Note that this is not idiomatic English. The speaker, Van Helsing, is Dutch, and Stoker characterizes him with odd approximations to English, which are supposed to be funny and occasionally are.
Polyglot's easy—as bib and Mark Thorin tell you, the captain swore in many languages. Bloom and blood is made clear earlier in the passage:
. . . “Final the captain, more red than ever, and in more tongues tell him that he doesn’t want no Frenchmen—with bloom upon them and also with blood—in his ship—with blood on her also. And so, after asking where there might be close at hand a ship where he might purchase ship forms, he departed.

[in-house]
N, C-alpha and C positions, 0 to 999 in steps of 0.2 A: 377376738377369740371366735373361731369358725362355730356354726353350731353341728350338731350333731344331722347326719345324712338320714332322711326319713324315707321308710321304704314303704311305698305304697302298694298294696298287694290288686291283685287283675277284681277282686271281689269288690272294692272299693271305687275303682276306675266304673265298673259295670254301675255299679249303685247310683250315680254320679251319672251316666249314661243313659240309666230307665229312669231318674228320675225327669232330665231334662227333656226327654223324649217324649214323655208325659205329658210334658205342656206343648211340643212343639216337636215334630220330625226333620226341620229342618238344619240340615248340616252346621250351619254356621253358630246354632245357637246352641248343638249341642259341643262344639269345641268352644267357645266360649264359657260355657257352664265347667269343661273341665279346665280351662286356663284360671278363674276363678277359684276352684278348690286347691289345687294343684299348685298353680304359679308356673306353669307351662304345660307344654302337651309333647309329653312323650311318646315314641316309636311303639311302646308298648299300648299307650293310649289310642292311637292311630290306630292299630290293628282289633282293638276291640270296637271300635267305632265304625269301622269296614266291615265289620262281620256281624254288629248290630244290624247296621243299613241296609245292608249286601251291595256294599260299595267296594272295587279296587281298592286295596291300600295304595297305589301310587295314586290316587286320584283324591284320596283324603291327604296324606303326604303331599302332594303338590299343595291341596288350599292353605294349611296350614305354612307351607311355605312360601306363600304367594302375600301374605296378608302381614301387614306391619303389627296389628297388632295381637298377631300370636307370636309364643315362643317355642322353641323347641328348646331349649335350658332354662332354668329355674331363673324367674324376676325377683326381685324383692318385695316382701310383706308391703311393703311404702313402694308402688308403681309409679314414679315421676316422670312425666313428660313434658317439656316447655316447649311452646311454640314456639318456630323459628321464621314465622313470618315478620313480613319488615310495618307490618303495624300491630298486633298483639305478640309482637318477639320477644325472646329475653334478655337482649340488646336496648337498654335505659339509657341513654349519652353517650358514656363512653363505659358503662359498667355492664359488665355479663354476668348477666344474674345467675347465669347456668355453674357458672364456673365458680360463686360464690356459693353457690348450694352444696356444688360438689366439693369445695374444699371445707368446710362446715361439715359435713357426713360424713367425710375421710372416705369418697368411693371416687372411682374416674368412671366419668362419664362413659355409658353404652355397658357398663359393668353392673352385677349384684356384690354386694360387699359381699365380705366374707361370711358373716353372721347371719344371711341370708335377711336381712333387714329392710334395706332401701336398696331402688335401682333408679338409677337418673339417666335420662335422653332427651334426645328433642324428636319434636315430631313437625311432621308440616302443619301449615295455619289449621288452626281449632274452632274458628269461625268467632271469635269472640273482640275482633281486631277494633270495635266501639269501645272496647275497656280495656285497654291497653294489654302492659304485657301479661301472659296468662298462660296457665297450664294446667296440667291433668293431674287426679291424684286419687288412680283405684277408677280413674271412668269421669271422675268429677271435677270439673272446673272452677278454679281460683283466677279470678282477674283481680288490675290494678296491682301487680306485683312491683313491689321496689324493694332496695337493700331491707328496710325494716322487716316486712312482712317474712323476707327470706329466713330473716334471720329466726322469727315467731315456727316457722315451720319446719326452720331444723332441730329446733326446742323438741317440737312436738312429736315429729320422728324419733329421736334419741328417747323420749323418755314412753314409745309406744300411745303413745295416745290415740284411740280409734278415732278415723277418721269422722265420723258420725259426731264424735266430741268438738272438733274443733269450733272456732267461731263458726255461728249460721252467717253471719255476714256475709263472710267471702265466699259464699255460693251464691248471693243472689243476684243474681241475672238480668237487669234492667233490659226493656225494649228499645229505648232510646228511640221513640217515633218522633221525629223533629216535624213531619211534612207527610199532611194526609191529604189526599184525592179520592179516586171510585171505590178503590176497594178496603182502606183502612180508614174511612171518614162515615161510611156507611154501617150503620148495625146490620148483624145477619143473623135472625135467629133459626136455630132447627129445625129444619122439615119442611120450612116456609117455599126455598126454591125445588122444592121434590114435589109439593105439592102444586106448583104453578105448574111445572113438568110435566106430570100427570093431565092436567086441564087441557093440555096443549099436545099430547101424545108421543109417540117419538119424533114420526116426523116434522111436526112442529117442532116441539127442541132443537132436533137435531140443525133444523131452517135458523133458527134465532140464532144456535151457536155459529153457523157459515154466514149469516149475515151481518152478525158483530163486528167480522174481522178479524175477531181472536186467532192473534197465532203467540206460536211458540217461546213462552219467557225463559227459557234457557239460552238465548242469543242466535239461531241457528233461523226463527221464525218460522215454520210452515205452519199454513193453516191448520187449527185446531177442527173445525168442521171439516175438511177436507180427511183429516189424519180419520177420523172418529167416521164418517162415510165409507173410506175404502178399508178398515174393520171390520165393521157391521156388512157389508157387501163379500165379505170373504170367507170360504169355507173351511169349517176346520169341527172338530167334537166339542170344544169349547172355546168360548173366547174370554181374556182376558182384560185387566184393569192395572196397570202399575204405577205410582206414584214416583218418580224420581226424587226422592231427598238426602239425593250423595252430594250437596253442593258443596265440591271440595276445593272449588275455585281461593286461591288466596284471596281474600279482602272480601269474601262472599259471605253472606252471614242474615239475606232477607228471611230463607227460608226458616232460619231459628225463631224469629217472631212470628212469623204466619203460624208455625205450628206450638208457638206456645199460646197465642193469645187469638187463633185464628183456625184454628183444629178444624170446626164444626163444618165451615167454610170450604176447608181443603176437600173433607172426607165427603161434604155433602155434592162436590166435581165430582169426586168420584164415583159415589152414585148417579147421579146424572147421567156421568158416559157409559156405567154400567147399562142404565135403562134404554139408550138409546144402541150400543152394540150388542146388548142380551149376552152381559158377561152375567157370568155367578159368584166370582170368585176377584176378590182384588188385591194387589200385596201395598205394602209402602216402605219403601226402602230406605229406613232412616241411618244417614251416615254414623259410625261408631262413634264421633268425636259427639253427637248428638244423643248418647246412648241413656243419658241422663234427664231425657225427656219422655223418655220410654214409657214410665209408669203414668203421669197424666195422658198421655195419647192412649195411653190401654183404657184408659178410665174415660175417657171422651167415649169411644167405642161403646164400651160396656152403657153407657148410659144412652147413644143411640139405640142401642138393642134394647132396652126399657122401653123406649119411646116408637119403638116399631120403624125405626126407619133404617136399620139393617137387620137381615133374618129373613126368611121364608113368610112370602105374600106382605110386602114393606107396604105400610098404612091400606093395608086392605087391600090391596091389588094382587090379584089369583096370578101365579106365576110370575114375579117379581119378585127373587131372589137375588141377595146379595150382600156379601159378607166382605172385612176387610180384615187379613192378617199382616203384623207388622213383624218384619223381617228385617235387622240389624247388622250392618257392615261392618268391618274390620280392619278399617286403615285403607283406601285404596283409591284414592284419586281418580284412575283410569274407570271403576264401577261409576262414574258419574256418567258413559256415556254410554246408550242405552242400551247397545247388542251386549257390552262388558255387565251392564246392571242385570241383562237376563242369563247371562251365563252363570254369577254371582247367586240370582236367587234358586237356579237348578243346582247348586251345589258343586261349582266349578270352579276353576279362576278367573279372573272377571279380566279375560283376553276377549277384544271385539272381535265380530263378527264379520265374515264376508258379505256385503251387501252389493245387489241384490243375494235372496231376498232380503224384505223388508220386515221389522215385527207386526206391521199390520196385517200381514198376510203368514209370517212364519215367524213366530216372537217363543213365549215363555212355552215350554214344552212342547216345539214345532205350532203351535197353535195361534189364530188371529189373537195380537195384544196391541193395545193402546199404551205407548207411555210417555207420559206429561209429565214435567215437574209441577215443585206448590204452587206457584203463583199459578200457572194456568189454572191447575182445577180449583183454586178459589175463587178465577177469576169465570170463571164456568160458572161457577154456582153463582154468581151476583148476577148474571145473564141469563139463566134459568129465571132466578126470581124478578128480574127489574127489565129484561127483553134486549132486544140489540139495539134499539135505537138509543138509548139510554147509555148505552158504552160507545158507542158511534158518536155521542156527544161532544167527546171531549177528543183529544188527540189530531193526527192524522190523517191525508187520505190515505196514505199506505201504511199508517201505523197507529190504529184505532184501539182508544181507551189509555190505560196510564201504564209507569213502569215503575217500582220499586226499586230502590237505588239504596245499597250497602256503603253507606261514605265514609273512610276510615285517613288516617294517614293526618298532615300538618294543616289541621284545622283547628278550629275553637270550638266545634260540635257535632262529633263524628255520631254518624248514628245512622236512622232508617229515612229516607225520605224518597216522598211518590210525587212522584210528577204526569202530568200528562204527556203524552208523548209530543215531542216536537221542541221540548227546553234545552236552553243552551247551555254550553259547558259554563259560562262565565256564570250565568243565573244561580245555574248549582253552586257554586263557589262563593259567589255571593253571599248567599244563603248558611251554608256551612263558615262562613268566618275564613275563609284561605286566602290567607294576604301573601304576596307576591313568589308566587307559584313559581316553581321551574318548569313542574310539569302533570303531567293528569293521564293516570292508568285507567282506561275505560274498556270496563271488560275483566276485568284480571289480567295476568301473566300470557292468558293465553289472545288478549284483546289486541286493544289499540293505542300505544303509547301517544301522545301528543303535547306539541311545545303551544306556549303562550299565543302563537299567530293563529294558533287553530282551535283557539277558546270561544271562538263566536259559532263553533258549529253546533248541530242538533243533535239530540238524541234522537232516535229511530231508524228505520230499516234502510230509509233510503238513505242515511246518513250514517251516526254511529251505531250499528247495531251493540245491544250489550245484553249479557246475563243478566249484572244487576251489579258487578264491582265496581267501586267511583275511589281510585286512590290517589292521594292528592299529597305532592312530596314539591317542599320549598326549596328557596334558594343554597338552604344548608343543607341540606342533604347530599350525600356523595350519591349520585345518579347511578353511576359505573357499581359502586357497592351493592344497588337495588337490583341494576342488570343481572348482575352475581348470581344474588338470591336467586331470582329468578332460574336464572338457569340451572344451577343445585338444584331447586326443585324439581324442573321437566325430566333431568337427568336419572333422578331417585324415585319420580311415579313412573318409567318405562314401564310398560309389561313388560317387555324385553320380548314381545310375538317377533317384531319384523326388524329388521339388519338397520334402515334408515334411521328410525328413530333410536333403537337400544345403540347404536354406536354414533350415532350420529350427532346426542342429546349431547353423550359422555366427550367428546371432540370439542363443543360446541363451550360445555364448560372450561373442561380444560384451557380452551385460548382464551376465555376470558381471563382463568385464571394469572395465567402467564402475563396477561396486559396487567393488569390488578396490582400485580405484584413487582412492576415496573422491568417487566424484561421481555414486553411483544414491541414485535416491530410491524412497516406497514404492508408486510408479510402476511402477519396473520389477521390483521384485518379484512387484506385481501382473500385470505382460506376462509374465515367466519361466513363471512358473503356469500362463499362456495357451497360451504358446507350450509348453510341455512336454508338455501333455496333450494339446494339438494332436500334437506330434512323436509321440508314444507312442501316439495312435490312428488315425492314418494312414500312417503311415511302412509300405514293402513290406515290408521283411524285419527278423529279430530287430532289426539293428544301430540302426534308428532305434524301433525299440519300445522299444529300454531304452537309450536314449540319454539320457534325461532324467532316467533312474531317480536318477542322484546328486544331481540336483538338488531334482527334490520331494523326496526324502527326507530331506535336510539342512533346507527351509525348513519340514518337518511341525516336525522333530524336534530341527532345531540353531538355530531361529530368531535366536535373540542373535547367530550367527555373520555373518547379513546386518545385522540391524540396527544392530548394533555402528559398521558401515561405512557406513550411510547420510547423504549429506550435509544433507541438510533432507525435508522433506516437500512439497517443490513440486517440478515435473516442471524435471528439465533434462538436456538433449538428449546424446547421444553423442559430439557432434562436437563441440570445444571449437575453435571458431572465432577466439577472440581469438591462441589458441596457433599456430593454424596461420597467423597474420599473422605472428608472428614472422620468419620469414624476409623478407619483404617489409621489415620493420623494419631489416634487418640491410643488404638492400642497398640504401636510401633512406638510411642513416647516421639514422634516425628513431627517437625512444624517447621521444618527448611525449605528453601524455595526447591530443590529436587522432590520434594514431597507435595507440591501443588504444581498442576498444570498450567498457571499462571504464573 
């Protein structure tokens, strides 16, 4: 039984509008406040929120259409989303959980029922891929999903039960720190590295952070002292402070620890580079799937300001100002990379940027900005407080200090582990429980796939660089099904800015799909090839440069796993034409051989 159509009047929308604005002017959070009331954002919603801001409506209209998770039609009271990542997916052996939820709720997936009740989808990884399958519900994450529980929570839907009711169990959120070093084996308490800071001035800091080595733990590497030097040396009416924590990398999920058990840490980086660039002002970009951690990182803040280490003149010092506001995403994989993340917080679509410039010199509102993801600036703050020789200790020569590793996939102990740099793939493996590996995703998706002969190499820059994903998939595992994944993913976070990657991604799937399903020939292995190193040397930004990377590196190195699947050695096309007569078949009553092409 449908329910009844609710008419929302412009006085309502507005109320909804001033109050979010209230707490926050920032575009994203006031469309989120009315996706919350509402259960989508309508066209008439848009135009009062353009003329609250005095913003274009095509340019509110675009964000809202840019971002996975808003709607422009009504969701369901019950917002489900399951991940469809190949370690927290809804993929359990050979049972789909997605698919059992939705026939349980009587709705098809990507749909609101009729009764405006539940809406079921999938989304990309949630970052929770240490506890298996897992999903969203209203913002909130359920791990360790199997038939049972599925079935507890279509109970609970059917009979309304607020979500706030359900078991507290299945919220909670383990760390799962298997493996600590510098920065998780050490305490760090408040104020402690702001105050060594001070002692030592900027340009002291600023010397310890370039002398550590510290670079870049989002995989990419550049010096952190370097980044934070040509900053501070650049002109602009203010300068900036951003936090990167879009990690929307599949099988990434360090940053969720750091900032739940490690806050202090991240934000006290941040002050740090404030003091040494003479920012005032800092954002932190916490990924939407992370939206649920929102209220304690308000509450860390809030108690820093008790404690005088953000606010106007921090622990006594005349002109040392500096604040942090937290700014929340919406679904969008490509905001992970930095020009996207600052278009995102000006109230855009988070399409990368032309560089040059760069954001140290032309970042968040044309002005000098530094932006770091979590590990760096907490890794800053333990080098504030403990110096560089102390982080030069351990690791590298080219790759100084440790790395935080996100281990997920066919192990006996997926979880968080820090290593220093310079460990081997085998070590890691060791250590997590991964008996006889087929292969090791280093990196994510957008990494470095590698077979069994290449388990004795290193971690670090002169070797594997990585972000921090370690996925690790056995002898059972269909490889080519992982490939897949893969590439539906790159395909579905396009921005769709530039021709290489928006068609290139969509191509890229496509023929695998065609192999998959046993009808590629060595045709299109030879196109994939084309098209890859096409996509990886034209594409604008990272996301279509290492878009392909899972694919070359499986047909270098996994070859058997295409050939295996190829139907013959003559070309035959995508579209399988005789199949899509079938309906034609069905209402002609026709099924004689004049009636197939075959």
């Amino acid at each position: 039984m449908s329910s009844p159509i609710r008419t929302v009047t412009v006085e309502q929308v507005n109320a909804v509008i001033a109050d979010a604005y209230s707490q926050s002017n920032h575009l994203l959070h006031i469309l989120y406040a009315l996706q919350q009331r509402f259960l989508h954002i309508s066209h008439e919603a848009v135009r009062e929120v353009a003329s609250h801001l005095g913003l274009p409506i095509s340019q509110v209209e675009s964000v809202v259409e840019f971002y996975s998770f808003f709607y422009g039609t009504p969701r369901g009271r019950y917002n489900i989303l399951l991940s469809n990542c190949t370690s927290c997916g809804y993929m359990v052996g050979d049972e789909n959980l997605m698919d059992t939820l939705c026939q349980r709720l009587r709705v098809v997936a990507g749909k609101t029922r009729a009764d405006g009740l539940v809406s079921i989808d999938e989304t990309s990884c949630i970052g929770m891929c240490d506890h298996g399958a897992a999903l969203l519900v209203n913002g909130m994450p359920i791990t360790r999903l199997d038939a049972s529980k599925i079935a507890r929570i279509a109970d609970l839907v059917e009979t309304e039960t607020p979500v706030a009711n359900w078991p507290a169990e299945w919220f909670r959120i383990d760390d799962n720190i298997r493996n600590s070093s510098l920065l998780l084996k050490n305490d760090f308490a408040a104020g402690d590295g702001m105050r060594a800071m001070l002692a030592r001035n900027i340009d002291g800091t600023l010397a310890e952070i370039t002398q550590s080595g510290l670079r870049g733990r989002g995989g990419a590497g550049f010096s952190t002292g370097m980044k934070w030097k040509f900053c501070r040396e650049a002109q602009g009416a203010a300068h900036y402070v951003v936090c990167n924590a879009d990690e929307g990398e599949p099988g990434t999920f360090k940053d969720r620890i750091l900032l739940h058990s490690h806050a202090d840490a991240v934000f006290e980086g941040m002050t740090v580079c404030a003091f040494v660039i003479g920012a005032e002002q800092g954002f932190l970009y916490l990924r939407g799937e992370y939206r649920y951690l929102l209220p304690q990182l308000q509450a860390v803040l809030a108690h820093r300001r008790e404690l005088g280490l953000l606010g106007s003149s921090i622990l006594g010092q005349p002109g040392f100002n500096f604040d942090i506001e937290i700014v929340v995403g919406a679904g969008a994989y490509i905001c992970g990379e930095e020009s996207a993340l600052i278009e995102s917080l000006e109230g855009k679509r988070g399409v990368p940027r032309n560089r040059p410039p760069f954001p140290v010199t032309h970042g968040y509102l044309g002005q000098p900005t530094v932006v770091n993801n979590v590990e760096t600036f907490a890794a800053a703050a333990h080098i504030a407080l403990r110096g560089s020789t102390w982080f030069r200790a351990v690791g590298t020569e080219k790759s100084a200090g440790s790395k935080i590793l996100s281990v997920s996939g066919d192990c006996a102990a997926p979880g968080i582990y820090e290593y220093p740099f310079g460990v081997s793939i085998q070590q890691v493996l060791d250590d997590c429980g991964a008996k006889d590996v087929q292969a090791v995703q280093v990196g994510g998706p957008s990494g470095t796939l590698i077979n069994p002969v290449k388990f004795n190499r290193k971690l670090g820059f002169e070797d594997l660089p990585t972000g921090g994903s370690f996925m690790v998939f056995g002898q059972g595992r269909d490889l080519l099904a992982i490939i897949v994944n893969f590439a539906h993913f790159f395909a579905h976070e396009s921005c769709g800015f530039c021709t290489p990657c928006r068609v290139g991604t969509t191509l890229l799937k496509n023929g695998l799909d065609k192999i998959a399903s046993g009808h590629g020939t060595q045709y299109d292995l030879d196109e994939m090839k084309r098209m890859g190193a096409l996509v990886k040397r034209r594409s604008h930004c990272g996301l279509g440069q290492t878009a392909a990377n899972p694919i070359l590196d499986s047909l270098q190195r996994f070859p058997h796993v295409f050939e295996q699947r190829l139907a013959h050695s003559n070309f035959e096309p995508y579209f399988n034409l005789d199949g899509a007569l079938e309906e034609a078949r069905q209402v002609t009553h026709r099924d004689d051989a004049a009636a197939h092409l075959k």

“No one knew where he went ‘or bloomin’ well cared,’ as they said, for they had something else to think of—well with blood again; for it soon became apparent to all that the Czarina Catherine would not sail as was expected. A thin mist began to creep up from the river, and it grew, and grew; till soon a dense fog enveloped the ship and all around her. The captain swore polyglot—very polyglot—polyglot with bloom and blood; but he could do nothing.”
Your sentence thus means:
The captain swore in many languages, quite a number of languages, with frequent repetition of the words bloomin’ and bloody; but he could do nothing